NEH summer seminar participants at Gabii.

David Potter (left) visited Gabii.

Trench tours concluded week two.

All in all, a busy week. On to week three ...

Monday, June 25, 2012

Getting oriented

25 June – today dawned hot and hazy, but our team was glad to welcome the 2012 group of student volunteers to the site who bused out from Rome to start work at 8am. Today’s time on-site was given over to the preliminary activities that must come at the start of any campaign, from the distribution of equipment and safety gear to tours of the archaeological area of Gabii and of our own site, and finishing with the students’ orientation to living in Rome conducted by Accent International. It was a busy day all around. While the students toured, the staff continued to work on-site and all is primed for a quick start to excavation tomorrow morning.

Nicola Terrenato welcomes the team to the site.

The new students receive a tour of the site.

Field director Anna Gallone discussing the side streets at Gabii.

More photos:
Gabii Project 2012 - week one

Run-up to a new campaign: Gabii pre-season 2012

Returning to Gabii, now for the sixth consecutive year of fieldwork, is always a study in contrasts. Many of us rush to Italy from university classrooms and campuses, fresh off the frantic business of ending an academic term. Arriving at Gabii, things are mostly peaceful. The vegetation has grown high, the poppies bloom, the lizards, porcupines, and harvester ants rule the site. But, a few days of hard work and the archaeological site springs back to life (and action) … but the lizards still stand their ground, reminding us who really owns the place. Thus it has been this season. The pre-season has been busy, from the expansion of our pre-existing area D and the westward expansion of the overall excavation area to create Area F, the staff has been busy preparing the site for the arrival of the full team in Rome.

This season’s goals include continued investigation of a domestic compound in Area D and the exploration of the newly defined Area F that represents part of yet another city block of the urban layout. The team has high hopes for both of these areas and we are especially interested to see the relationship between our excavation area and portions of the city excavated by the Soprintendenza in Rome a decade ago.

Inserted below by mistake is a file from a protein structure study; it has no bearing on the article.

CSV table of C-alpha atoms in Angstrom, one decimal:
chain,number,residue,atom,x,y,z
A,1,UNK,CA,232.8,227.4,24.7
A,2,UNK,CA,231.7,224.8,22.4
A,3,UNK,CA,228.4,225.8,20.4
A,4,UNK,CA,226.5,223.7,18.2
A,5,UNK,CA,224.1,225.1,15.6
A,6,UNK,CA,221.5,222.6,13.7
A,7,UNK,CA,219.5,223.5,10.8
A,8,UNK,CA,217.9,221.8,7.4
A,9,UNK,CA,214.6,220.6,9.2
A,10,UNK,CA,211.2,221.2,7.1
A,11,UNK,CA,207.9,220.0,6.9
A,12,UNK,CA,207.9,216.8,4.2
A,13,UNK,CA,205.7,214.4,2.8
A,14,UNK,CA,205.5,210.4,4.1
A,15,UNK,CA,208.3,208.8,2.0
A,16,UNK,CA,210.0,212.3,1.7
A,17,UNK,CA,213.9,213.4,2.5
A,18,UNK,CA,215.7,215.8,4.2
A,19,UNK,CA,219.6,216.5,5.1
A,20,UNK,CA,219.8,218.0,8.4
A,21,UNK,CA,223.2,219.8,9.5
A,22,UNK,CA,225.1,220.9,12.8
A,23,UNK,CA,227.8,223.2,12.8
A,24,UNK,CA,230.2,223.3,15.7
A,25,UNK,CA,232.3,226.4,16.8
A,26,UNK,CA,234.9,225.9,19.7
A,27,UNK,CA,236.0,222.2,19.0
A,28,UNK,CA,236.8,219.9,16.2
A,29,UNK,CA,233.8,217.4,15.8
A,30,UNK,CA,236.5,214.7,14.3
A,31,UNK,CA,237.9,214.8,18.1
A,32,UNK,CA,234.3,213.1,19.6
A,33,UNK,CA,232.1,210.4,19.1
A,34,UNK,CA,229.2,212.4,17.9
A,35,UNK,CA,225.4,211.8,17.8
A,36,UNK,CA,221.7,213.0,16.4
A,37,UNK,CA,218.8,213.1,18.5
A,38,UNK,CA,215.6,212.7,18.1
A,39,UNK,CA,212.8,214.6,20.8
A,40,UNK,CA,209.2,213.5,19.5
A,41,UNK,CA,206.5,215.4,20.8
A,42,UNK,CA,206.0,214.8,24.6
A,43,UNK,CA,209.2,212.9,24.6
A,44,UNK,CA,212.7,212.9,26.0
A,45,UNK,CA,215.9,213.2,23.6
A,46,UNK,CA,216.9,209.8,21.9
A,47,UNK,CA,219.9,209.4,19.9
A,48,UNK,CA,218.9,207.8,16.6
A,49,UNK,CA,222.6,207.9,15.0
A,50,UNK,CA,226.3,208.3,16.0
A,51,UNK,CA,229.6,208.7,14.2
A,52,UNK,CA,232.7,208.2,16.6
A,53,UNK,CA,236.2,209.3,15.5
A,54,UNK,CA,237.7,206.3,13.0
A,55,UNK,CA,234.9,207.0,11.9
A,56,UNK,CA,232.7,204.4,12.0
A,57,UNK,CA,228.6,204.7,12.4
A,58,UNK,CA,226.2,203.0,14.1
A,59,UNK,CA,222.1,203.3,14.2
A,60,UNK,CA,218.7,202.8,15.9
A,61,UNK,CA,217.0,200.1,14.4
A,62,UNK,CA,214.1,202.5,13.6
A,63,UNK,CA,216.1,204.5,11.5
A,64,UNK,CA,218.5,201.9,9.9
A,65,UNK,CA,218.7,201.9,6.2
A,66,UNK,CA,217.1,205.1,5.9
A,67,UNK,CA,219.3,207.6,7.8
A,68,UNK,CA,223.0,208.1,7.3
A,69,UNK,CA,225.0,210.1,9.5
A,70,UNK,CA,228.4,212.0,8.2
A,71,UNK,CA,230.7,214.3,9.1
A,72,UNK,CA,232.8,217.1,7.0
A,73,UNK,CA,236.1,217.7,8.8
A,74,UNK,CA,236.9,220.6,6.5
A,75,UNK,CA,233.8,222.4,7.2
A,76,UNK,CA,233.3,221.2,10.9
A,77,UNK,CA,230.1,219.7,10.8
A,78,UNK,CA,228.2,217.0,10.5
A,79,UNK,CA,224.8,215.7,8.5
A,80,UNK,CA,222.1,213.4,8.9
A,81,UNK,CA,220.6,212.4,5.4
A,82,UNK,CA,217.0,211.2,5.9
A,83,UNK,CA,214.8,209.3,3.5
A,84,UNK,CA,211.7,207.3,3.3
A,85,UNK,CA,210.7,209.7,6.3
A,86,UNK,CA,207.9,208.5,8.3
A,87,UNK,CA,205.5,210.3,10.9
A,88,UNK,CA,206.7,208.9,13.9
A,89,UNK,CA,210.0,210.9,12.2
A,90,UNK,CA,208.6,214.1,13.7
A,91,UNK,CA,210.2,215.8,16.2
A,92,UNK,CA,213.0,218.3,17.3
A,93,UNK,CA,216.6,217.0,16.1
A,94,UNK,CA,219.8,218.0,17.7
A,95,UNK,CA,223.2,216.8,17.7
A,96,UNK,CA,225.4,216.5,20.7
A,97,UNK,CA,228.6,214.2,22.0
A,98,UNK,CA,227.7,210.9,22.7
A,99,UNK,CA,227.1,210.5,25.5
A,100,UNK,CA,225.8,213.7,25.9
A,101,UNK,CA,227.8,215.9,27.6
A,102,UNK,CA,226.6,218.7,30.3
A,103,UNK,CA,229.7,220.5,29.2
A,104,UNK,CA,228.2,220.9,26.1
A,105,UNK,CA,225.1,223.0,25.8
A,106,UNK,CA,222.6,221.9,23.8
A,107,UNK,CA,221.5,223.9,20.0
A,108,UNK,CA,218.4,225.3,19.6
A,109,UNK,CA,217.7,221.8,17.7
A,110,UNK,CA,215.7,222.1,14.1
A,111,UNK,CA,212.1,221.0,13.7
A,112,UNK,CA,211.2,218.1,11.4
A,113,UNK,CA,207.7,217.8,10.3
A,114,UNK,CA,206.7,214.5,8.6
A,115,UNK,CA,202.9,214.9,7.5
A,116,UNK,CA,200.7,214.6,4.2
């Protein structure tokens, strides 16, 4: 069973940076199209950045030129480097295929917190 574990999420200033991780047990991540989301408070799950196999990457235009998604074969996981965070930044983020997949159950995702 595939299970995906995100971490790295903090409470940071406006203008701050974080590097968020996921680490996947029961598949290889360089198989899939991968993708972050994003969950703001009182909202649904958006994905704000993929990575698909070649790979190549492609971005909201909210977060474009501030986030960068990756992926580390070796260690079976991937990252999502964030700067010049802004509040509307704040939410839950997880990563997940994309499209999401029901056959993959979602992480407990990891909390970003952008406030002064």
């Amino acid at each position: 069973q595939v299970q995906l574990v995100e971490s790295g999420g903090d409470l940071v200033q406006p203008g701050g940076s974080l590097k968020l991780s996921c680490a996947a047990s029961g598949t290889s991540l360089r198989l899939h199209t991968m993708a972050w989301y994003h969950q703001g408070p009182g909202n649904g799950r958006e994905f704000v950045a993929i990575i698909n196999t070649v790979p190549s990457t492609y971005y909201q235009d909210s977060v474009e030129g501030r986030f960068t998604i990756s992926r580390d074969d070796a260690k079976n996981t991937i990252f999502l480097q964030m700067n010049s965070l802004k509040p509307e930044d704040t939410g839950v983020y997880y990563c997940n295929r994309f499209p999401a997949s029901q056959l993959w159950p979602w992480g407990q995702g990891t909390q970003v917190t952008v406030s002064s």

Joining us on-site will be over 40 student volunteers who hail from a host of colleges and universities in the United States and Canada. They will participate in all aspects of our fieldwork, including finds analysis, environmental processing, zooarchaeological analysis, and digital modeling and topography.

We are looking forward to an excellent season. Watch this blog space for more updates as the season progresses and also watch our student blog for the diggers’ points of view.

Monday, April 30, 2012

Gabii Project at "Ricerca in Cittadella" Giornate di studio di Archeologia e Storia dell’Arte dedicate a Roberto Coroneo

Chiara Pilo of the Gabii Project will present a paper at "Ricerca in Cittadella", Giornate di studio di Archeologia e Storia dell’Arte dedicate a Roberto Coroneo, in Cagliari, Sardinia, at the Cittadella dei Musei, Villa Pollini, held from 7 to 12 May 2012. Pilo's paper, "Una lucerna configurata da Gabii: valenze apotropaiche di un singolare strumento per l’illuminazione" focuses on an anthropomorphic lamp discovered at Gabii in 2009. Pilo's research continues to investigate both the nature of, and parallels for, this unusual Roman oil lamp; her paper is scheduled for 17:10 on Wednesday, May 9, 2012. The conference is hosted by the Università degli Studi di Cagliari and its Dipartimento di Storia, Beni Culturali e Territorio. A .pdf of the program is linked here.

Thursday, April 26, 2012

Gabii Project at ASMOSIA X

Jason Farr (Ph.D. candidate, IPCAA, University of Michigan), will present a paper on his ongoing research into the local tufo at Gabii - lapis Gabinus - and its exploitation by means of quarrying in the late republican and early imperial periods. Farr's dissertation research seeks not only to better understand this tufo type, but also to explore connections between the Gabine quarries and the construction industry in Rome and Latium. Farr's paper, "Lapis Gabinus: new evidence for quarrying at Gabii", will be presented in Rome at the ASMOSIA X (Association for the Study of Marble and Other Stones In Antiquity), conference. This international conference takes place in Rome, from 21 to 26 May 2012, and is hosted by the Università di Roma 'La Sapienza'. Farr's talk is scheduled to for 09.00am on 23 May in the session entitled "THEMATIC SESSION III: Provenance identification II: (other stones)". The conference website is here.

Friday, March 9, 2012

"Coils over Spoil – Metal detecting and archaeological interpretation at Gabii" at 22nd TRAC 2012